Another method you can use to identify your soil type is to fill a mason jar (or some other container you can cover) halfway full of the soil you are testing. Add water until the jar is ¾ full. Cover securely with the lid and shake it thoroughly so all the soil is floating around and none is stuck to the sides or bottom of the jar. Give it a good shake. Might as well exercise those muscles while you are at it. After shaking well for several minutes, let the jar sit undisturbed for a few hours. As the soil settles to the bottom of the jar, distinct layers with form. The bottom layer will be sand, the middle later will be silt, and the top layer will be clay. If you notice that these three layers are approximately the same size, then hurray for you. You have good loamy soil.

Now that you know your soil type, here are the steps you will take to prepare your soil for a successful garden

preparing soil

Dig Deeply

I assume that you have already identified your plot. More than likely it is hard ground and probably contains a lot of weeds. How will you get anything to grow there…apart from more weeds of course.

Well the first thing you have to do is dig up that plot and loosen the soil. If your plants have to fight their way through that hard ground, they won’t do very well at all.

Take your pitchfork…. I hope you bought one…and dig into the ground about 1 foot. Pry the soil up and turn it over so the soil becomes loosened. If you are preparing a grassy plot, after you have dug into the ground and turned the soil, the grass will be easier to come out. Just pull them out of the ground and shake off the soil from the roots. Repeat the process until the entire plot is dug and the ground is broken up and the soil loosened.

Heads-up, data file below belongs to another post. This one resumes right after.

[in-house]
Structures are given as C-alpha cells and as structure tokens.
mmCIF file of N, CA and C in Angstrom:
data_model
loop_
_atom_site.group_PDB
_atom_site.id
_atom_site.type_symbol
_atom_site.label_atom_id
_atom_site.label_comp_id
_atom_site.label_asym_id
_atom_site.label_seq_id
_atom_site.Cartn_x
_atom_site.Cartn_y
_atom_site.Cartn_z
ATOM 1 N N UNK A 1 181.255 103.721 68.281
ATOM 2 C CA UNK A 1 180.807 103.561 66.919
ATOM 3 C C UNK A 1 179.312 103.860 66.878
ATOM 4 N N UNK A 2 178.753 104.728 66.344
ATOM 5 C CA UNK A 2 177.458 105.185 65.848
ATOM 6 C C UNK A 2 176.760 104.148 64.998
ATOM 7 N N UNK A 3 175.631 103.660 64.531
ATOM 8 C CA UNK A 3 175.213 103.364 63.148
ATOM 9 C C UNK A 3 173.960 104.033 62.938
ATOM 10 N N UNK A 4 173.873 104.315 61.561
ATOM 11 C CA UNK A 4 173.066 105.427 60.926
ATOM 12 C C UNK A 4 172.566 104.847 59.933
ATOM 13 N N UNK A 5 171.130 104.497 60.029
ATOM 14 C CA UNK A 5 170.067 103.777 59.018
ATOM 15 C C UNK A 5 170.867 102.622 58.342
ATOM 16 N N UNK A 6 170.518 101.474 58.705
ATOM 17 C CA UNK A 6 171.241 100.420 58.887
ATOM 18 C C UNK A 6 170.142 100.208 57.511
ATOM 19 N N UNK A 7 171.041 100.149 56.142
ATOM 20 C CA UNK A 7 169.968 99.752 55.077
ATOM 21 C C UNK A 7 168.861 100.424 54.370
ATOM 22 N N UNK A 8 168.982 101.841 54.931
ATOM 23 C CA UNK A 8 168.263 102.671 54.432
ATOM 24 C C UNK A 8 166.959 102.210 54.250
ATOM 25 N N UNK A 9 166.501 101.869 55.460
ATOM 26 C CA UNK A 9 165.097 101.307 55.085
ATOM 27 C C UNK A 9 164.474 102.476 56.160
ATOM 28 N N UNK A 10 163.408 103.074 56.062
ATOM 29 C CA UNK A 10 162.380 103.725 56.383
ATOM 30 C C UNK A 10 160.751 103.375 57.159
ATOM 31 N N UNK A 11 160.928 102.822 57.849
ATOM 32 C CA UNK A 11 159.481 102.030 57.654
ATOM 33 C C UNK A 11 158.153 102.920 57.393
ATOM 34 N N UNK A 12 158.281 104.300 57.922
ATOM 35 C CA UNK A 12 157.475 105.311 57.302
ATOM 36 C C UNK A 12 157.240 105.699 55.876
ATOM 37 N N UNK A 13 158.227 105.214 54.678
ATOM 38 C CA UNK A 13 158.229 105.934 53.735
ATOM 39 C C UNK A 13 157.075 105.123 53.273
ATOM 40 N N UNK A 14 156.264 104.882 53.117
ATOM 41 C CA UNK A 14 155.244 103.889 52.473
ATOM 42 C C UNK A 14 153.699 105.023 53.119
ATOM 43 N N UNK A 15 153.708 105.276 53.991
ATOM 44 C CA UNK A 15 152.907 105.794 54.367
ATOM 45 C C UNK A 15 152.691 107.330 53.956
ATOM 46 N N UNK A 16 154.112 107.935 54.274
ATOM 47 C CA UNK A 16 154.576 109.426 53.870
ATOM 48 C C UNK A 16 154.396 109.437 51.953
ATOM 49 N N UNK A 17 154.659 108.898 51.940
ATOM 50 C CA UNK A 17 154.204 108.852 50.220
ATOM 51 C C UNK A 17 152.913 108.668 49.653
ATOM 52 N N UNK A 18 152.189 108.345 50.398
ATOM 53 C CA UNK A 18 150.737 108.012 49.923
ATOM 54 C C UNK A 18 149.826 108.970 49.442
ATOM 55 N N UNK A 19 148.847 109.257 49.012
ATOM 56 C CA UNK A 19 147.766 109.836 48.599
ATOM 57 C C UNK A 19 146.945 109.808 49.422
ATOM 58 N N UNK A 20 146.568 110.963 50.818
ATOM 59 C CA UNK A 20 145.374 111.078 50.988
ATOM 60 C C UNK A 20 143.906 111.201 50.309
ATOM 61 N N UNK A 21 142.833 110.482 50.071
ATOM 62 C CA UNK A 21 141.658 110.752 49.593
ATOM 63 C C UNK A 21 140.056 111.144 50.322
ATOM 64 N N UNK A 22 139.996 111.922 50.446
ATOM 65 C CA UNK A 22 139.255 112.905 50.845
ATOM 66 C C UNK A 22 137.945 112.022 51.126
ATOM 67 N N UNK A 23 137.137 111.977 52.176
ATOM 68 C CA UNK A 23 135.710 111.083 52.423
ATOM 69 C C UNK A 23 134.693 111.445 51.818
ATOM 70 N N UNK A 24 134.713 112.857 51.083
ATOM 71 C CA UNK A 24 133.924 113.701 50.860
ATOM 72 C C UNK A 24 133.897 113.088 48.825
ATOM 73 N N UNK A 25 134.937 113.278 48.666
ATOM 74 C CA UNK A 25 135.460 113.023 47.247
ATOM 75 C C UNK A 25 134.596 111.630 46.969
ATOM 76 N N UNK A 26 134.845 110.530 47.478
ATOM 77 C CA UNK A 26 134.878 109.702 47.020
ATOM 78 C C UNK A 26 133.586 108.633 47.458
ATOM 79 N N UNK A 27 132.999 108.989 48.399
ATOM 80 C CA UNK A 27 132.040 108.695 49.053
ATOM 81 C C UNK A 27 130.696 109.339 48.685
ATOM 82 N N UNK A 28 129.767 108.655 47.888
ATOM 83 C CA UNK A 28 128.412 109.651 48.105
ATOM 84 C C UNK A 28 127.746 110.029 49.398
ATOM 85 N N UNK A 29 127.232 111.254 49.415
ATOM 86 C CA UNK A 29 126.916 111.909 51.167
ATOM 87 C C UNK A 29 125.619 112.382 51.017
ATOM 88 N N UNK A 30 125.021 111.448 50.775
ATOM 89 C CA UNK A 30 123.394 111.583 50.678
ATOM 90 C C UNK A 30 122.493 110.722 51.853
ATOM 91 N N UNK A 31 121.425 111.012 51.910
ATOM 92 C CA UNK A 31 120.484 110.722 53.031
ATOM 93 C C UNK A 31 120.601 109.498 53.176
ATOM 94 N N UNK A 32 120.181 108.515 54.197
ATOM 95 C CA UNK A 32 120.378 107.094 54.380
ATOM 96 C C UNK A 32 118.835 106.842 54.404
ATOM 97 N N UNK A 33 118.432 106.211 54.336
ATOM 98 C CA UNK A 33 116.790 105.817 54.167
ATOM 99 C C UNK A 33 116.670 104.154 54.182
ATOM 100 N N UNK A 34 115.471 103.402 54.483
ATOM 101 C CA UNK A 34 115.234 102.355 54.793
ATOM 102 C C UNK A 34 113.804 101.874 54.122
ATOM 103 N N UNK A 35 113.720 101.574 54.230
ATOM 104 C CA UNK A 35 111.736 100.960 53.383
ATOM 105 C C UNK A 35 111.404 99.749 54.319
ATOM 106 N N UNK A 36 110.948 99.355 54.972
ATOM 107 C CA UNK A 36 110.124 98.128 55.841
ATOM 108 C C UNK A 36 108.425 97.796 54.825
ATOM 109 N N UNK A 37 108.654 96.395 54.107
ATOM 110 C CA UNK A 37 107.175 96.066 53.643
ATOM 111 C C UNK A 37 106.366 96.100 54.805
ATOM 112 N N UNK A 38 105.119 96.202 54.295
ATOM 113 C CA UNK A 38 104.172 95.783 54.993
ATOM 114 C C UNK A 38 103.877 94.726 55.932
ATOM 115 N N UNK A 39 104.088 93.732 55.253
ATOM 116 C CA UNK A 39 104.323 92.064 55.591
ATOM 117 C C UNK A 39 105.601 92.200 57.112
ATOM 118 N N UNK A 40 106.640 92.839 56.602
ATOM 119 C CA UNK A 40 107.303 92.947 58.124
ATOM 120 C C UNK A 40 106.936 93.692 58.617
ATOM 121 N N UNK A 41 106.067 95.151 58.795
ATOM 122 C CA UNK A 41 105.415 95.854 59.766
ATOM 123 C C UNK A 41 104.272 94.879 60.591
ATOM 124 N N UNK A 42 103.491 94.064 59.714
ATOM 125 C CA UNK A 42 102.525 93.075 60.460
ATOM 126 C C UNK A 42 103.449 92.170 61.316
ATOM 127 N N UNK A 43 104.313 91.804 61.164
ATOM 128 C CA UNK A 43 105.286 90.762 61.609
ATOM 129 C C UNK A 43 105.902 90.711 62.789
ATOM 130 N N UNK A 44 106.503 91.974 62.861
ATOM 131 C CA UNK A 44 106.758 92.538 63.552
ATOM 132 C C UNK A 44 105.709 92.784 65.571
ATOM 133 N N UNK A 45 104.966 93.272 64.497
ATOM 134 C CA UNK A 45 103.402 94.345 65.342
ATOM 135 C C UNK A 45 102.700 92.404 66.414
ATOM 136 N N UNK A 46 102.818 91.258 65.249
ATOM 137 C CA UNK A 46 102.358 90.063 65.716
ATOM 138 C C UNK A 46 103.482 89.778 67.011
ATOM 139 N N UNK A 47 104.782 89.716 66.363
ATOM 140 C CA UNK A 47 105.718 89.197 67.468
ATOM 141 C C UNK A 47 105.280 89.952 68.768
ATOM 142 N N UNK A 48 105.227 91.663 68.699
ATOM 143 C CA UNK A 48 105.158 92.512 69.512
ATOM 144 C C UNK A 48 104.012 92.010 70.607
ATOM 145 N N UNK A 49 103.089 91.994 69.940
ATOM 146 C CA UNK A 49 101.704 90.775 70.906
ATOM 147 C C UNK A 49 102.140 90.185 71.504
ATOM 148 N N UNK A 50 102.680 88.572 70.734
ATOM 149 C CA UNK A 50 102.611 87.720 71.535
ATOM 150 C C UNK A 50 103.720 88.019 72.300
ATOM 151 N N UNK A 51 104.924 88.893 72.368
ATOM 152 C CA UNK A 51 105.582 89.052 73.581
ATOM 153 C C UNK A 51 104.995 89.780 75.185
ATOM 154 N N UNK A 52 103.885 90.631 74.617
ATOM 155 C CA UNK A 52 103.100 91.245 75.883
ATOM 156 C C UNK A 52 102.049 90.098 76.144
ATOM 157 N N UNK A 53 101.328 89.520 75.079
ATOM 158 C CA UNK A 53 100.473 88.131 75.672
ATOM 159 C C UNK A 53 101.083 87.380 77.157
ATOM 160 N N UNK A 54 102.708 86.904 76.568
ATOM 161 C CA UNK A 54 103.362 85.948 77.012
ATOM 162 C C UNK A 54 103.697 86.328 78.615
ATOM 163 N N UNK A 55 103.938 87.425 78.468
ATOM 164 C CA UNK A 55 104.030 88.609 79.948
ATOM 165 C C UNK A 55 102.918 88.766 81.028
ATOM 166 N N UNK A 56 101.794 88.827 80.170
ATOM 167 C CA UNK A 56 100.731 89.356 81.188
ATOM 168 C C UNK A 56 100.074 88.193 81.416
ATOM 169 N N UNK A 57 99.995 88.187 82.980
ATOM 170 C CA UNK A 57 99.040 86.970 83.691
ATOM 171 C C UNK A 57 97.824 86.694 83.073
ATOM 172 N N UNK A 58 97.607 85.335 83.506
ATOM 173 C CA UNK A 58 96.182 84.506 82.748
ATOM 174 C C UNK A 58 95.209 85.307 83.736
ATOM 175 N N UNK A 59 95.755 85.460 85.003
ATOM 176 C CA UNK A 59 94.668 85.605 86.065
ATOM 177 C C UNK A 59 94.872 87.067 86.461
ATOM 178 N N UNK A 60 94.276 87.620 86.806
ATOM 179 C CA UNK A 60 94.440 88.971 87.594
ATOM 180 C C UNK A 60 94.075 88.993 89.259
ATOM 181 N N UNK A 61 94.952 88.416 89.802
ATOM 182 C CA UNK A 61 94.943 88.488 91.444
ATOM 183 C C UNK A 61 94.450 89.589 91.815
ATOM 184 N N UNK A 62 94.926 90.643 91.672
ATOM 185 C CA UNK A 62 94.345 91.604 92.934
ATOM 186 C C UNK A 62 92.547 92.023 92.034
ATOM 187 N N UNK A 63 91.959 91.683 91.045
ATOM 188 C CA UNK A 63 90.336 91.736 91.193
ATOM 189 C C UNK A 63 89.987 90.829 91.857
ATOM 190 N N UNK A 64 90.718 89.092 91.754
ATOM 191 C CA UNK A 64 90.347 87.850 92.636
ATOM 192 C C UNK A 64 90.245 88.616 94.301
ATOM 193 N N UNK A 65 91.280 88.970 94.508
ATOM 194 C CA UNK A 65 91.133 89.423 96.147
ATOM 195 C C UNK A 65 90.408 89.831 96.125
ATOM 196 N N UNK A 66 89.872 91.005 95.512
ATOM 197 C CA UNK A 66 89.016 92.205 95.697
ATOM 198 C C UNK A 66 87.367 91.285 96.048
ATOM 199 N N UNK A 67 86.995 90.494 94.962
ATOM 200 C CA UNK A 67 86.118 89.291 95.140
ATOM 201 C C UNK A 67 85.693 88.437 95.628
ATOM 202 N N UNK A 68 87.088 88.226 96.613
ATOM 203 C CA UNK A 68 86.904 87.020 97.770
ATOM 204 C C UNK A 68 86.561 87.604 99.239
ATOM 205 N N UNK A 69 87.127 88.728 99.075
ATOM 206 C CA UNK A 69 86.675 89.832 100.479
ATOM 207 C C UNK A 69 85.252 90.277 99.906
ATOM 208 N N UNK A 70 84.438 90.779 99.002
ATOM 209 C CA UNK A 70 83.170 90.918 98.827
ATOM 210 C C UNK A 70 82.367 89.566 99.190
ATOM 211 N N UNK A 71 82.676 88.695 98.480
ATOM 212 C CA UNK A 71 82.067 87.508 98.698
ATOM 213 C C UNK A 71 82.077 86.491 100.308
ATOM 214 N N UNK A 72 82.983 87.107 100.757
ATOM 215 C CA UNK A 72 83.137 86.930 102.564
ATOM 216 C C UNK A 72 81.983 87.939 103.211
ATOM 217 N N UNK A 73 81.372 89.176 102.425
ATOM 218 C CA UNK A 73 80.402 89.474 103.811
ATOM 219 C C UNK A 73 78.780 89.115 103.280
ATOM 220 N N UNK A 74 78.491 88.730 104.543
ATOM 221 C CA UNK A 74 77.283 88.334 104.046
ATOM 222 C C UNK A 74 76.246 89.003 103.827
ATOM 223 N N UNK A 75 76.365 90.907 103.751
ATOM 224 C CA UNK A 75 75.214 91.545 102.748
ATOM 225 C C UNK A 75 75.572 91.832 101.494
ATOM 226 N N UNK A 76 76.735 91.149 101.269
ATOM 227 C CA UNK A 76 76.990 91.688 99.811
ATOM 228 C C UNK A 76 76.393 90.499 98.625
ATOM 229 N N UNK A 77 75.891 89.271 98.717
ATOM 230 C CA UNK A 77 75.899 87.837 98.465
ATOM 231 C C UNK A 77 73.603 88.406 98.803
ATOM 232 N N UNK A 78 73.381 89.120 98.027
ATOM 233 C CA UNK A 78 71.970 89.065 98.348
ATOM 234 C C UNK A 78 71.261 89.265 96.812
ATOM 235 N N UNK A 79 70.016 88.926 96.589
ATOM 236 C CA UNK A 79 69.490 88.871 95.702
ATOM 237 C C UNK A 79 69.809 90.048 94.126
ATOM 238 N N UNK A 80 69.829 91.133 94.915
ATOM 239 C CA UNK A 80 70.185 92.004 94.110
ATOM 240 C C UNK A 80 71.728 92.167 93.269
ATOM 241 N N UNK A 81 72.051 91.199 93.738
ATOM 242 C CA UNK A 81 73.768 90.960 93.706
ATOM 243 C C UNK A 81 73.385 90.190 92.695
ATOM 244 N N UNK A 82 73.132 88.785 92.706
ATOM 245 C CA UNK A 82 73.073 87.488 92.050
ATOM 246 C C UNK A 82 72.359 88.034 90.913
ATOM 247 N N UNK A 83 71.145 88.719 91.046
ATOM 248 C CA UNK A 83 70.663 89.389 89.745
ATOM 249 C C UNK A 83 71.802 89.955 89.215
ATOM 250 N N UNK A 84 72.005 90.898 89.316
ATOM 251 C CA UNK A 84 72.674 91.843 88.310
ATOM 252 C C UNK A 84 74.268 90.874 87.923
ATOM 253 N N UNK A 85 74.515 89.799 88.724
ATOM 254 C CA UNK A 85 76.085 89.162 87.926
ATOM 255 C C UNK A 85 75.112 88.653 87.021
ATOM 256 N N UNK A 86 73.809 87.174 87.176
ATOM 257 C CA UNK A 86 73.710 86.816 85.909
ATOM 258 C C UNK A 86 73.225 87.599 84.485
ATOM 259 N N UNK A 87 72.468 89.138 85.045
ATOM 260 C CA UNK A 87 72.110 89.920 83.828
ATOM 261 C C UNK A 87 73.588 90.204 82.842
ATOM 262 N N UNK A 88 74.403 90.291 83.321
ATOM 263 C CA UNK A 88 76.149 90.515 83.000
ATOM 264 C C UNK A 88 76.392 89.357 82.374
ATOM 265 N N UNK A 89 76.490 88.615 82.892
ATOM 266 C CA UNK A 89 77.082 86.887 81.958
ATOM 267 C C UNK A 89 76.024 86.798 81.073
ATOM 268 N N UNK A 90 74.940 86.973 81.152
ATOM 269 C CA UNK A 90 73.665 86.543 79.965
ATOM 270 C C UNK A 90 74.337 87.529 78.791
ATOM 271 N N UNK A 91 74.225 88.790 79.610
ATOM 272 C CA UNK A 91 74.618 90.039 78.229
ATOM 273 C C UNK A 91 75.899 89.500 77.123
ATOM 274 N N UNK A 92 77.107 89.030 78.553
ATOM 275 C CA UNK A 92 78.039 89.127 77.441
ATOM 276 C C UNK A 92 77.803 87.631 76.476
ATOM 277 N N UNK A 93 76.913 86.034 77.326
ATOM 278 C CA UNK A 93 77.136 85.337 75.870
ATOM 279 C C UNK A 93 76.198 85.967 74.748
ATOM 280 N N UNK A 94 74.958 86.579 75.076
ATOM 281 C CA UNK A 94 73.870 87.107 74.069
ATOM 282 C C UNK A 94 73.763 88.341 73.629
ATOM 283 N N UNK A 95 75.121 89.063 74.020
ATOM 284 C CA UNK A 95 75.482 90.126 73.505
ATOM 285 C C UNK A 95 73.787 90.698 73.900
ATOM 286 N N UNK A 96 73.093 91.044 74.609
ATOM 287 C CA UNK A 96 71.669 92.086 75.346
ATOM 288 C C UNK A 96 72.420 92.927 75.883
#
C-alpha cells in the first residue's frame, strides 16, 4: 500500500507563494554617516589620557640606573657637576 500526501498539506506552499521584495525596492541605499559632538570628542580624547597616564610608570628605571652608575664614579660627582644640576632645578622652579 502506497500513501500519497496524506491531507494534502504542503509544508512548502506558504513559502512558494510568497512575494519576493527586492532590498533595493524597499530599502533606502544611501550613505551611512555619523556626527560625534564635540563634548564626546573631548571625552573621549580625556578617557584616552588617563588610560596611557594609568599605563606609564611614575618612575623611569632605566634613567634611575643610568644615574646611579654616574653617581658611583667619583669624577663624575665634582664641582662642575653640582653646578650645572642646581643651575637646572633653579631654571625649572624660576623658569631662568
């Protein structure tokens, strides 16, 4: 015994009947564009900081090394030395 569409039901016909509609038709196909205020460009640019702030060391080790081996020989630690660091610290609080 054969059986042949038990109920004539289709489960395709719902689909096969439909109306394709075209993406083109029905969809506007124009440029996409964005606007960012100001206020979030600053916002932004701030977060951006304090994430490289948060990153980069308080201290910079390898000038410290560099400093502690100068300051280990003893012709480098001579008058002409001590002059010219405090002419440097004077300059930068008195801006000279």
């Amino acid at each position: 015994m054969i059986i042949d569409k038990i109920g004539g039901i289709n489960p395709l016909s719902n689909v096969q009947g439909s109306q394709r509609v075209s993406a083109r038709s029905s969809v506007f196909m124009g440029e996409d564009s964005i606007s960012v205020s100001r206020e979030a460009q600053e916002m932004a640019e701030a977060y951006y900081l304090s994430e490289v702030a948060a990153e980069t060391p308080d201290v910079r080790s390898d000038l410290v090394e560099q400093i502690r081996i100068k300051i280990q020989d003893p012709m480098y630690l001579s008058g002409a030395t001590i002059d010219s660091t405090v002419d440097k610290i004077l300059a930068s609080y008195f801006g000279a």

Break it up

At this point you are going have large clumps of soil and see all manner of thing you don’t want in your garden. Things like roots, stones, weeds etc. Clear them out of the garden plot. You don’t want anything impeding the roots of you lovely vegetables as they grow.

Use your fork or any other tool you wish to break up the clumps of dirt. You want the soil to be smooth and level.

Improve the drainage

What you do here will depend on what type of soil you have in your garden. If you have clay soil, you might encounter the problem of rotten roots as a result of the roots resting in water logged soil. Here is how you correct this problem and improve the drainage.

Because the clay particles are very fine and the water does not pass through it easily, you need to open up the spaces between the particles so that the flow of water will not be impeded. To do so, add some gravel to the soil and mix it together properly. You can even mix the clay with sand if you don’t have gravel. This will allow for better drainage.

If you have sandy soil, the water will pass through the soil too quickly and will not be absorbed. The soil will be void of moisture and nutrients if this happens and your plants will not do very well. To help this type of soil absorb more water, you should add some organic matter such as compost, manure, leaf mold, decayed sawdust, or wood shavings.

You can even add some clay soil, before planting as this can also help increase water retention.

Add extra nutrients

It’s time to make you soil even more fertile by amending it with organic matter.

Cover the surface of the garden plot with manure and use your fork to mix it into the soil. You might sweat a little with all this forking and turning but look at the bright side. You will be getting a good work out at the same time. Talk about killing two birds with one stone. Then again, let’s not talk about killing… Ugh!

You should be able to buy your manure at the garden store. Better yet, just go to the nearest cattle farm and you can get some for free.

After the manure is all mixed into the soil the next thing you will do is add some organic compost on top. Use a rake to level out the compost .

Finish with a generous watering of the plot.

Just remember, if you plan to do any gardening, whether you use traditional in-ground gardens, raised bed gardens, or whichever method you decide to use, preparing the soil is a very important step.

And that’s it

Your soil is now ready to receive all the vegetable seeds and seedlings that you are eagerly waiting to plant.

Happy planting and I wish for you a bountiful harvest.

Share your gardening experiences with us in the comments section below.